It can be readily seen that one cannot anneal complex genomes together, e.g., like the human genome, in practical amounts of time. In addition, when sheared DNA is used, the repetitive sequences anneal rapidly and add further complications. Therefore, employing reduced complexity samples of large genomes as described herein provides a way to dramatically reduce annealing times for whole genomes (e.g., by performing annealing reactions in parallel using corresponding reduced complexity samples representing the entire genome of each genome of interest and then processing such annealed samples so as to separate those mismatched fragments, and their identity tags, as appropriate, from perfectly matched fragments). This makes direct genome comparison utilizing co-hybridization techniques easily possible. Indeed, if not for complexity reduction it would not be practical to compare complex genomes using co-hybridization methodologies.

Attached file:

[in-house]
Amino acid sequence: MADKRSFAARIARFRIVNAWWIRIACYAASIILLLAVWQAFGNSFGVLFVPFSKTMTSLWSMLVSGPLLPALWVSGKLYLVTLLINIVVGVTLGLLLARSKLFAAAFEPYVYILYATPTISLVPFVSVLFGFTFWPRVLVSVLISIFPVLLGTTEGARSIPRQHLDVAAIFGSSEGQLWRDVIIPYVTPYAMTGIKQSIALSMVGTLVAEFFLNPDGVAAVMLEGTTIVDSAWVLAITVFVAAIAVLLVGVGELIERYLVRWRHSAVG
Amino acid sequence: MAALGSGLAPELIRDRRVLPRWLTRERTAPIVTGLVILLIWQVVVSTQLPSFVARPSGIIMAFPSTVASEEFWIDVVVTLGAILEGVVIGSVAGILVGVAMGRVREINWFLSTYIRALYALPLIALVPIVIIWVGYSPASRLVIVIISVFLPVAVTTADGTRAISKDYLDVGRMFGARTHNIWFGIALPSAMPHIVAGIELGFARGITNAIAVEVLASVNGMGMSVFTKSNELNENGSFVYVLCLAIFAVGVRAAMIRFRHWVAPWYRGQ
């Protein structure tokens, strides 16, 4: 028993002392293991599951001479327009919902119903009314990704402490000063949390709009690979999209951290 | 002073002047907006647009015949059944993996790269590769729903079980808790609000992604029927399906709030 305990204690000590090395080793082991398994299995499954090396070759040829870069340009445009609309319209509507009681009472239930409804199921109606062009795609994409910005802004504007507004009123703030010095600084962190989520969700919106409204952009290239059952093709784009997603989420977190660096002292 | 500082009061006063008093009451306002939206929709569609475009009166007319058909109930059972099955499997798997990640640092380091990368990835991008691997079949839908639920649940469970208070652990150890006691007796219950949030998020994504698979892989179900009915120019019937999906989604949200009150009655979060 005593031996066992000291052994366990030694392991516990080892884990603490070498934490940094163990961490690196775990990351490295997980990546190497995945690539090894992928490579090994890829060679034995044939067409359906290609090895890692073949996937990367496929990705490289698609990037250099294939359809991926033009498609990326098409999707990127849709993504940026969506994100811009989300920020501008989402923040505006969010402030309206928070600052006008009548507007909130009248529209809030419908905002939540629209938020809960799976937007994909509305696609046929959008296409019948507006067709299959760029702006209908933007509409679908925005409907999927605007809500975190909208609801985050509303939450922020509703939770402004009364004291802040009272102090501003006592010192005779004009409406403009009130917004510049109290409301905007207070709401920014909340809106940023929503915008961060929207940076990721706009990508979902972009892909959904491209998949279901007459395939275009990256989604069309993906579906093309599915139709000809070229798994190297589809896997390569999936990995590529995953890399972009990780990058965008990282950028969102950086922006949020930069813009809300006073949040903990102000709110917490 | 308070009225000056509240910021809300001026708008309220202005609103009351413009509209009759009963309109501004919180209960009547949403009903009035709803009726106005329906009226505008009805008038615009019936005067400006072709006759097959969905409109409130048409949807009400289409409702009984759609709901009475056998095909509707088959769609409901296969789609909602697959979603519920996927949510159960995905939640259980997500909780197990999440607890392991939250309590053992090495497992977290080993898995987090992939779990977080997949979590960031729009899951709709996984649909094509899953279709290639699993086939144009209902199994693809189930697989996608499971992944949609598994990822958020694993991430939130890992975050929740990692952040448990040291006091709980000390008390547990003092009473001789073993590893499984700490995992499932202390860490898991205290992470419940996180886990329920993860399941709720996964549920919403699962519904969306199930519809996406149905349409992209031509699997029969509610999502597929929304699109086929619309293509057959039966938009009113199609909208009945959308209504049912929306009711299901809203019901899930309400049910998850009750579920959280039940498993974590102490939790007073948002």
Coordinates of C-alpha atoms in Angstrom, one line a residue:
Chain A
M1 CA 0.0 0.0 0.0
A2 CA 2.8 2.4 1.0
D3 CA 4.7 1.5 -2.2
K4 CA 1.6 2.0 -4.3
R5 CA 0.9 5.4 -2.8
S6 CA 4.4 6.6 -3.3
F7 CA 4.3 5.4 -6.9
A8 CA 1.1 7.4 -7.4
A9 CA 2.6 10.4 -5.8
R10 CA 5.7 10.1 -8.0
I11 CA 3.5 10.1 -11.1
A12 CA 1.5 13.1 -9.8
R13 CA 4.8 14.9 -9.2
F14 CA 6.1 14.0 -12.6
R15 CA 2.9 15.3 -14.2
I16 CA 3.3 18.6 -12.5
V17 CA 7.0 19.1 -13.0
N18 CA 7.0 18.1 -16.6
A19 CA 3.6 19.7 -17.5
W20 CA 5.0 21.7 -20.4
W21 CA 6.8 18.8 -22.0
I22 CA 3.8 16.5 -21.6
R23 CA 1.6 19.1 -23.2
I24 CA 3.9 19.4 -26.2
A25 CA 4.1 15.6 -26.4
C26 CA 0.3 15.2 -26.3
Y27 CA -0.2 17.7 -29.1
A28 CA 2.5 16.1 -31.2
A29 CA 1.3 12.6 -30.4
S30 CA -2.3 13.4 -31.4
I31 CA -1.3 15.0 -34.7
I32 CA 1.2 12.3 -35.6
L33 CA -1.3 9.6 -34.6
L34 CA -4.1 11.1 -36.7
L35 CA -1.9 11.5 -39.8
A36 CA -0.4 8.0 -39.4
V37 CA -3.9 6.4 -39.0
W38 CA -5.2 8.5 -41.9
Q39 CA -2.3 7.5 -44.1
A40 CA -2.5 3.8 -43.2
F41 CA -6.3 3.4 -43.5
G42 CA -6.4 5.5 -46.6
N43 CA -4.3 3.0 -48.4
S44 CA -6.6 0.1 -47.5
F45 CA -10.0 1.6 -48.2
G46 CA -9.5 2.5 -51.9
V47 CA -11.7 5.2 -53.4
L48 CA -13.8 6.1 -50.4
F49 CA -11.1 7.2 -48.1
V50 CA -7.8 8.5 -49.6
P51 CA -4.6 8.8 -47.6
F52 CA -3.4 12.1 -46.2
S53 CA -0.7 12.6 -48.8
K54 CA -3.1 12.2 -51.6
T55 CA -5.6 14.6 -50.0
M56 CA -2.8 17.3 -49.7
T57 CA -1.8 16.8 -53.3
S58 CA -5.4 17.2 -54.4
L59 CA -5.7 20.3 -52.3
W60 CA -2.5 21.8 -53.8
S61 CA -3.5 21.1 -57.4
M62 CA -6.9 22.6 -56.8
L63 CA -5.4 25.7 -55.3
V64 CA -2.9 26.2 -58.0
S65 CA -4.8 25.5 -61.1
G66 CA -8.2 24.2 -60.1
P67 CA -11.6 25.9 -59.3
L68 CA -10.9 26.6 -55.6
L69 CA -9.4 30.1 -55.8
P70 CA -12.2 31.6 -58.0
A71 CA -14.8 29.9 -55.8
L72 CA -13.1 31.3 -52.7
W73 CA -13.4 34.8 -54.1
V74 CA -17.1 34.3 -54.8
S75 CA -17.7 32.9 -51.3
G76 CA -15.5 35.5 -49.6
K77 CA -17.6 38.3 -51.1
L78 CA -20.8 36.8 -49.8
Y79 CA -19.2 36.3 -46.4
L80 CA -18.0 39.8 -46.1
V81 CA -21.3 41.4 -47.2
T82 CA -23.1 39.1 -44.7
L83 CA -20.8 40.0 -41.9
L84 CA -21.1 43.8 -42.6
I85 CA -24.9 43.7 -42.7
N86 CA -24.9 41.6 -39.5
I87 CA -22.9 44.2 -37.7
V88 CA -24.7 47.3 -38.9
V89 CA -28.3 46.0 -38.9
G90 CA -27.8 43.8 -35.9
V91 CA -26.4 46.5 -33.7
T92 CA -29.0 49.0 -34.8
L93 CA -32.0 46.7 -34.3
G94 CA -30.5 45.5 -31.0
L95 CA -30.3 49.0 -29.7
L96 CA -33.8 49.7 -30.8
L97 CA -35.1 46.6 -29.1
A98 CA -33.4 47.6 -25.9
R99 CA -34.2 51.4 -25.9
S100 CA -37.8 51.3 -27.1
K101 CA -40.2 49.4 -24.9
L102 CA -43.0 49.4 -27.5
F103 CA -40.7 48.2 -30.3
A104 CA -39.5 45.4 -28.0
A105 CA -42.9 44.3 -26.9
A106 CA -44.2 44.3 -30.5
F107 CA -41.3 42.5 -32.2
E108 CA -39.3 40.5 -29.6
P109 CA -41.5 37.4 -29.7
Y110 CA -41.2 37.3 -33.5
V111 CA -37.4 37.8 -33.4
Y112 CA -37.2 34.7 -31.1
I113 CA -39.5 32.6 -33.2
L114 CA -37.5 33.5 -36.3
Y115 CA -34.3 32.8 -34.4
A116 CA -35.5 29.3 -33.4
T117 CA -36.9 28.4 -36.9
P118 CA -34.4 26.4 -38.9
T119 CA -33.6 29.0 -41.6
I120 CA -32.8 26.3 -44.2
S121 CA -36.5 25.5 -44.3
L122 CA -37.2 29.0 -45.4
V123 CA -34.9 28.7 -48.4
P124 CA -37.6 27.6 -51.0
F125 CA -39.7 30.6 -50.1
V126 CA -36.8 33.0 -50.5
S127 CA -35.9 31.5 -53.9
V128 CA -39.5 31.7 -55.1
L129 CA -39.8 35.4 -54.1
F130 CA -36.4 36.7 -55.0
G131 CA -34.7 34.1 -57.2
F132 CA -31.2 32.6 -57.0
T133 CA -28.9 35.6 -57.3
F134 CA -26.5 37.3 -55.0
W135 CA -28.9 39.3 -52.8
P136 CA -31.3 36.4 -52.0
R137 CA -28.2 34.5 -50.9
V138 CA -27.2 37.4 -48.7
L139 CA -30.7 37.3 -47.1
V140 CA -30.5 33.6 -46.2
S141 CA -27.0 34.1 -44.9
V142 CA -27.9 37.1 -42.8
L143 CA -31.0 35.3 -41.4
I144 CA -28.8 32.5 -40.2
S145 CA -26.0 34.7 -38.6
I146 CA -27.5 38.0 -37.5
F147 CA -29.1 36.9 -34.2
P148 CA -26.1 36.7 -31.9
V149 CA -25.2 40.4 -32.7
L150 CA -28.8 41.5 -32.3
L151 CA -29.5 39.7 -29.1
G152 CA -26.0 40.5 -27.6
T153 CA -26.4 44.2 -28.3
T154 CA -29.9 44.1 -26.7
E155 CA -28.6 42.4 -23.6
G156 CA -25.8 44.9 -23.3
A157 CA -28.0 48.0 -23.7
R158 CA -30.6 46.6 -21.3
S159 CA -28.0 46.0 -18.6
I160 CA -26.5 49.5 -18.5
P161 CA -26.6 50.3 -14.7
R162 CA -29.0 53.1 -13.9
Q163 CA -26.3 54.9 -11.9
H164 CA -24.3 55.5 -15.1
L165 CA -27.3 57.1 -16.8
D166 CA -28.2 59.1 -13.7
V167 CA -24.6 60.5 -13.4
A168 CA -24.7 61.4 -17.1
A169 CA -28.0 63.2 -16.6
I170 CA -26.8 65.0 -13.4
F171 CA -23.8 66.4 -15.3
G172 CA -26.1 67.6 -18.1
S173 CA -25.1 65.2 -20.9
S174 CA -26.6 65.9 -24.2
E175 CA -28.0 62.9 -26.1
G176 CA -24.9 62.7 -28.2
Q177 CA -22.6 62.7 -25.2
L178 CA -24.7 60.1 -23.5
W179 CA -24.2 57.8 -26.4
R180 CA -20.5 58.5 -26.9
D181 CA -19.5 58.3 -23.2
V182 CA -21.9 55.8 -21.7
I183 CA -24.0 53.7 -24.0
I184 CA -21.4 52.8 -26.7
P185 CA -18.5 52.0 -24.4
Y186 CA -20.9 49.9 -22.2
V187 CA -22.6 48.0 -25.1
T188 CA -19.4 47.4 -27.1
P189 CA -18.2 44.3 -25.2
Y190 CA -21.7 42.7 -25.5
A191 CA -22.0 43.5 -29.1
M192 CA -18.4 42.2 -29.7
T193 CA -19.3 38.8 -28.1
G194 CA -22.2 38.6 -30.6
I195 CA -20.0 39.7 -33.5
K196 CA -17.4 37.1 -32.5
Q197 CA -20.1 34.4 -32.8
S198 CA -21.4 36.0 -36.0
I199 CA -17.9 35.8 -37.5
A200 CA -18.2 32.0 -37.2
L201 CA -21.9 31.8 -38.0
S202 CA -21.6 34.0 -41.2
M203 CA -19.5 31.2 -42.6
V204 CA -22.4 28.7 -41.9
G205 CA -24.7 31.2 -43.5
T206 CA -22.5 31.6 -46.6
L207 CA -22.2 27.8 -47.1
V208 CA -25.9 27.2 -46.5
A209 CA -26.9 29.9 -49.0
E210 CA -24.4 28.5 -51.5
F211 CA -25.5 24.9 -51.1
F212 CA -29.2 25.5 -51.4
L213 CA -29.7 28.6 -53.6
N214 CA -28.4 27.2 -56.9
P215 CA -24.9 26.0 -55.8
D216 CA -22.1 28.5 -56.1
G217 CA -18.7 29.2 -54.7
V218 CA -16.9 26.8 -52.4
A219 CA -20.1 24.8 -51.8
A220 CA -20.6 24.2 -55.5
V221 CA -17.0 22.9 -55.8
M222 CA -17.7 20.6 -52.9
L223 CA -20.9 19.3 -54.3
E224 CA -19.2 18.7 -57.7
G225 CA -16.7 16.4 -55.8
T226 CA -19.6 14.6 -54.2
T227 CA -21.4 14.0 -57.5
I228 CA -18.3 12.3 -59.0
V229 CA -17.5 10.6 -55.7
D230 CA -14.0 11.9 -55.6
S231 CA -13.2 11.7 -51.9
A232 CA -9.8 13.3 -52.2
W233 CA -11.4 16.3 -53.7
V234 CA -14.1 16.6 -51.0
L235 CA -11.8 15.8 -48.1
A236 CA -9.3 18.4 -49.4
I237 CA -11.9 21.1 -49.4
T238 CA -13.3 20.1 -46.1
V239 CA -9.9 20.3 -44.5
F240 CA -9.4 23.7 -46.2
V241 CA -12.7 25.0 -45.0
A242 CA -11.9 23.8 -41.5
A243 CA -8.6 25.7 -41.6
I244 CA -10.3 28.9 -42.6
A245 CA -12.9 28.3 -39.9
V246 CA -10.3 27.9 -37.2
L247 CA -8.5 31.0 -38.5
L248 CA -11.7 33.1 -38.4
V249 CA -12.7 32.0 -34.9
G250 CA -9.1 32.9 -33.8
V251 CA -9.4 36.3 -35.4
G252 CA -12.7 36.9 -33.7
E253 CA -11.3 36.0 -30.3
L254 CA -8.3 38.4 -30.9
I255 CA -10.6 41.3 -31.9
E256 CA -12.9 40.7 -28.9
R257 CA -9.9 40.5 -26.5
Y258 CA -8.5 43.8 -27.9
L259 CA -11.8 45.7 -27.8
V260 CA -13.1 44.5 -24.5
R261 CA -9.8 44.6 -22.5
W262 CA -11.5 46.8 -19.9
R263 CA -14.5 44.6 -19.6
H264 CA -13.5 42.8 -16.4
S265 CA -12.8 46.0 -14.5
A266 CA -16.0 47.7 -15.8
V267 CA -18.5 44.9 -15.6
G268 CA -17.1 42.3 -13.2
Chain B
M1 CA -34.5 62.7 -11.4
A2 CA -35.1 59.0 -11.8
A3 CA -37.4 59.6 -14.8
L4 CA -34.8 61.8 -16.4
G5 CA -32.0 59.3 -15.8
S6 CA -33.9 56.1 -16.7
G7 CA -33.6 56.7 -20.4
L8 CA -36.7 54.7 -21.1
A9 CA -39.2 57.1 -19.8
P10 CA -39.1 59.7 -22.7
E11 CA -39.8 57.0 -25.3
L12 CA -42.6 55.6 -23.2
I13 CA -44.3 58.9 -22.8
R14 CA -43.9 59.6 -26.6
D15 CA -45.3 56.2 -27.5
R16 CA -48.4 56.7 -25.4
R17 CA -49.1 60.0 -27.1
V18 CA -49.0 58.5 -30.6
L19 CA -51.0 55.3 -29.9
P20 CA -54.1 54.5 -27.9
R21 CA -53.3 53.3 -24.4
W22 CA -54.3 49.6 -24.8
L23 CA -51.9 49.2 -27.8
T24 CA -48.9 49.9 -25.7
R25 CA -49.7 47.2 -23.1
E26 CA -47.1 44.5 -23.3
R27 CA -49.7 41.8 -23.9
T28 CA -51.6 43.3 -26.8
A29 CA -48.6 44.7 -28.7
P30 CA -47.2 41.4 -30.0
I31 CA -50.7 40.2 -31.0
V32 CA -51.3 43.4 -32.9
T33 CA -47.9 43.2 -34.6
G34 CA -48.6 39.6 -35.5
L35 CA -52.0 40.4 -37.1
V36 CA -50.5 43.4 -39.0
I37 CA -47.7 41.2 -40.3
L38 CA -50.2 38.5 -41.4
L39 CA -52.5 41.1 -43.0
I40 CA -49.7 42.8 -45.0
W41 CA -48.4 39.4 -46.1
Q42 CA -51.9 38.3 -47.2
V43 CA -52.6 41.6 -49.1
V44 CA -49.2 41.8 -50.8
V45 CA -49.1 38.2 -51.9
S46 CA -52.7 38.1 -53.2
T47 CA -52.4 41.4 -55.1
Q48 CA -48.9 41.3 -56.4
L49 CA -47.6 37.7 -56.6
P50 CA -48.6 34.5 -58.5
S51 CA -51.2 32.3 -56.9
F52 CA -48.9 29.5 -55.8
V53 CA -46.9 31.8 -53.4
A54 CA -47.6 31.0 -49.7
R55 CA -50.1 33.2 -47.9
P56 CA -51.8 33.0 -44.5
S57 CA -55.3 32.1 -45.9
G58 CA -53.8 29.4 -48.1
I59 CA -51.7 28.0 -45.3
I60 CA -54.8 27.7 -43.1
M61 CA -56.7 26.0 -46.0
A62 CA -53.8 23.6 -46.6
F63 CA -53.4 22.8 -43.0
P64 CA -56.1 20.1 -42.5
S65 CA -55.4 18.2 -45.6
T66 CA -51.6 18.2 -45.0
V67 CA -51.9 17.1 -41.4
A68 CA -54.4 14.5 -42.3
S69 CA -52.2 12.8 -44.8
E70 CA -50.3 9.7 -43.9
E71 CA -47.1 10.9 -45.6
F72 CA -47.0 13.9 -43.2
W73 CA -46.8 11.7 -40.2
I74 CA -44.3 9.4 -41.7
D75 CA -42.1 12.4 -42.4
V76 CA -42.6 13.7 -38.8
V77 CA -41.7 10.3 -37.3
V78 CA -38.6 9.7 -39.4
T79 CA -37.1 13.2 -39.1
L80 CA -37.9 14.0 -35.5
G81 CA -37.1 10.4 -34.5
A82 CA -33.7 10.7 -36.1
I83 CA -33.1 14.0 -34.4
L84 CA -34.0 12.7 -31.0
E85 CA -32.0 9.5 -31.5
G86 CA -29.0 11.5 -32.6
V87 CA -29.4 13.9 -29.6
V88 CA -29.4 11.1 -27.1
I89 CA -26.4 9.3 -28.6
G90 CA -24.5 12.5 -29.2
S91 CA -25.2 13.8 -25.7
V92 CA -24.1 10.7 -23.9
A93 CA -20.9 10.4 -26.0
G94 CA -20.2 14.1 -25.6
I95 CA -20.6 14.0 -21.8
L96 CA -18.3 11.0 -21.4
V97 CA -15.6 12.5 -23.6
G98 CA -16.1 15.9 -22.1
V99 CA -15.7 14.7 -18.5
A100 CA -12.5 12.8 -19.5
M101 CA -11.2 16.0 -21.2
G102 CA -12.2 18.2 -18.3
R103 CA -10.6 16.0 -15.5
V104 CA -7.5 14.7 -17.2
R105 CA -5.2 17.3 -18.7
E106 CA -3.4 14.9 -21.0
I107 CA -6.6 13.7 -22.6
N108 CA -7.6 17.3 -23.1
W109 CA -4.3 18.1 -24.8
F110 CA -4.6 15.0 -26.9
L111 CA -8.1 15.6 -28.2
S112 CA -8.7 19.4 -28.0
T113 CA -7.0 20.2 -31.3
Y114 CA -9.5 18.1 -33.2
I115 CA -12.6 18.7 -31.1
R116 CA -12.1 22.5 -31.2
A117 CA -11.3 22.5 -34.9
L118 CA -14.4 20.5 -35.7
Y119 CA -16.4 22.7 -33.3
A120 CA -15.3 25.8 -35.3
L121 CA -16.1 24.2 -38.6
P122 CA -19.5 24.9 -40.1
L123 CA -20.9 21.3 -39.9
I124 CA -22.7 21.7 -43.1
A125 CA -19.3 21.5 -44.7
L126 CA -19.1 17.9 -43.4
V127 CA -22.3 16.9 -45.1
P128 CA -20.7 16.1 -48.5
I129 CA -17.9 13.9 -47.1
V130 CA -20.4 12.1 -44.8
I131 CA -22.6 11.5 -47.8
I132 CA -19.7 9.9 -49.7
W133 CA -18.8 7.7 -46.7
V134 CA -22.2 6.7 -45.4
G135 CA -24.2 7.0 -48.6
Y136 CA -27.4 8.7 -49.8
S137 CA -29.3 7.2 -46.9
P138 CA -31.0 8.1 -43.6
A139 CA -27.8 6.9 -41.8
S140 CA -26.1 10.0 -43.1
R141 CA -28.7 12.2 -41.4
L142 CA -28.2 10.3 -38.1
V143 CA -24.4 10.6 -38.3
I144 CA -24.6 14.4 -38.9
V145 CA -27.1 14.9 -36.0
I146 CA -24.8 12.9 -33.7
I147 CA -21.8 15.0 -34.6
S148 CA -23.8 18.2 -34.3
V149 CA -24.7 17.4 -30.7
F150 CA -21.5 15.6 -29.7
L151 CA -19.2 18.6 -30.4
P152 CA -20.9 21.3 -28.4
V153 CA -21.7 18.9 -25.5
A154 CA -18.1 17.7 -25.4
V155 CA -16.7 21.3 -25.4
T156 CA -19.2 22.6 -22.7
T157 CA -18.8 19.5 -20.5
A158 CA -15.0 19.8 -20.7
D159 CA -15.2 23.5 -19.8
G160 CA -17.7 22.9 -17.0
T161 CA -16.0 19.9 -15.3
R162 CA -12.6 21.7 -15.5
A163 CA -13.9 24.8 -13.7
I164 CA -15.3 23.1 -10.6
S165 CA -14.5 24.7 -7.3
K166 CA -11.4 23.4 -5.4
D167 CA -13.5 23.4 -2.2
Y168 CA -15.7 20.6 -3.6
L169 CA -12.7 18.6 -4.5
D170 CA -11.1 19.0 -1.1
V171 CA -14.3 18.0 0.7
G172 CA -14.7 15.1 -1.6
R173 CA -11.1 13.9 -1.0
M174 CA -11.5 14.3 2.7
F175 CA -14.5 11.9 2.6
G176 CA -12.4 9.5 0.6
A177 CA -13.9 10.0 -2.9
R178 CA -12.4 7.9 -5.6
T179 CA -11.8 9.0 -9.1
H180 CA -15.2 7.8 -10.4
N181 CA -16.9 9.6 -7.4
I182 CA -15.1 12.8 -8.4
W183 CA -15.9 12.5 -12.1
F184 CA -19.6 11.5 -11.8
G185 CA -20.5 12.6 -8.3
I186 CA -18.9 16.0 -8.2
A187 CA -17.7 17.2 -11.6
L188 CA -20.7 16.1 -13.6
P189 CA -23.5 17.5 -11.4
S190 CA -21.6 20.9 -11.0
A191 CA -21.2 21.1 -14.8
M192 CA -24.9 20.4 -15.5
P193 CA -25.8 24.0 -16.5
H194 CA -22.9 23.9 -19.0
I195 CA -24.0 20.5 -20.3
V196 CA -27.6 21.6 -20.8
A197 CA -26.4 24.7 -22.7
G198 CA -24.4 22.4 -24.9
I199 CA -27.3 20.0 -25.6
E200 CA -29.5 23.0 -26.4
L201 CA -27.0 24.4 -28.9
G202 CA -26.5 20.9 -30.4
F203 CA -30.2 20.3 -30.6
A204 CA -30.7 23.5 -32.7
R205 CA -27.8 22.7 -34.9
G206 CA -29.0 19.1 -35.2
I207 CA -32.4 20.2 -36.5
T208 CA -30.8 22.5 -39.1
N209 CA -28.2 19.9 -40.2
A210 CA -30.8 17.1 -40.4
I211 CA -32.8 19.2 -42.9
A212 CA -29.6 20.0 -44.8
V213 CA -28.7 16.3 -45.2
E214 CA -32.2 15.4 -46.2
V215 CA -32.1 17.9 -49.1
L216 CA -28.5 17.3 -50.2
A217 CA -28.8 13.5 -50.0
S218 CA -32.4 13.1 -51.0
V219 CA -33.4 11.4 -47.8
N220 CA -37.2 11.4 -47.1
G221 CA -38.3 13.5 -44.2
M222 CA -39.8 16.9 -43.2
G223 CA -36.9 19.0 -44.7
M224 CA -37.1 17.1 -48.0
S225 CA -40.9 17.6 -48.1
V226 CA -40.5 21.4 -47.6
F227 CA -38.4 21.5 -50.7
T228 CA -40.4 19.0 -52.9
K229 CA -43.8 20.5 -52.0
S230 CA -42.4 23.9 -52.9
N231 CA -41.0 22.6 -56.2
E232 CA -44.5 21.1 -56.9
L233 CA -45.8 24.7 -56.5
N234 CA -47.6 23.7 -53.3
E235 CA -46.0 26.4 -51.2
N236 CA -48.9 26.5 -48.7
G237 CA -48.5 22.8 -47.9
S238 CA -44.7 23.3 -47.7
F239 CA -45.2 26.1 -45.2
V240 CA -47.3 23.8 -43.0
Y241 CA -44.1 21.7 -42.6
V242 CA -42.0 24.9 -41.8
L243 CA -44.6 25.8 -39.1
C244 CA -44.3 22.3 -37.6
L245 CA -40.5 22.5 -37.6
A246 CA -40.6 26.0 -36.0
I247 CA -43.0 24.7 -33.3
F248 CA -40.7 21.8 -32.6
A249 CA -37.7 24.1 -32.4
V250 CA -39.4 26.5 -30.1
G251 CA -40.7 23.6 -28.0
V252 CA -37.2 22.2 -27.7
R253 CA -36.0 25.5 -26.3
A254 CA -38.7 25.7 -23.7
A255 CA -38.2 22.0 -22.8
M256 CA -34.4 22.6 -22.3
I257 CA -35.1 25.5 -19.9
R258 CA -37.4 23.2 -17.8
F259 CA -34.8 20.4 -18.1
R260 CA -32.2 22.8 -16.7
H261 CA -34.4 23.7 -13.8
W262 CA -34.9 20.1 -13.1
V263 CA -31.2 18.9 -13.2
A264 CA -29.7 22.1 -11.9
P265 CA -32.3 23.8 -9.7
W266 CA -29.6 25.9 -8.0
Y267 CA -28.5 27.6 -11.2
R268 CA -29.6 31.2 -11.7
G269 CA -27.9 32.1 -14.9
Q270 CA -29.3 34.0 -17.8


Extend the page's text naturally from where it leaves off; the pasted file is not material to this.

As described above, in certain embodiments the initial sample of interest is a mixture of nucleic acids derived from distinct subjects (or tissues) that are each uniquely tagged. In such embodiments, the reduced complexity samples (or fragments extracted from a reduced complexity sample) can be analyzed for the identity of the using sequencing methods that have the capacity to sequence a long portion of, if not the entire fragment (e.g., 454® sequencing; see, e.g., Marguiles et al., “Genome sequencing in microfabricated high-density picolitre reactors” Nature. Sep. 15, 2005;437(7057):376-80). Sequencing a sufficiently long portion of the entire length of the fragments enables one to link the sequence of the fragment to the identity of its source, thus greatly facilitating variant analysis of loci of interest (i.e., loci present in the fragments in the reduced complexity sample) at the population level.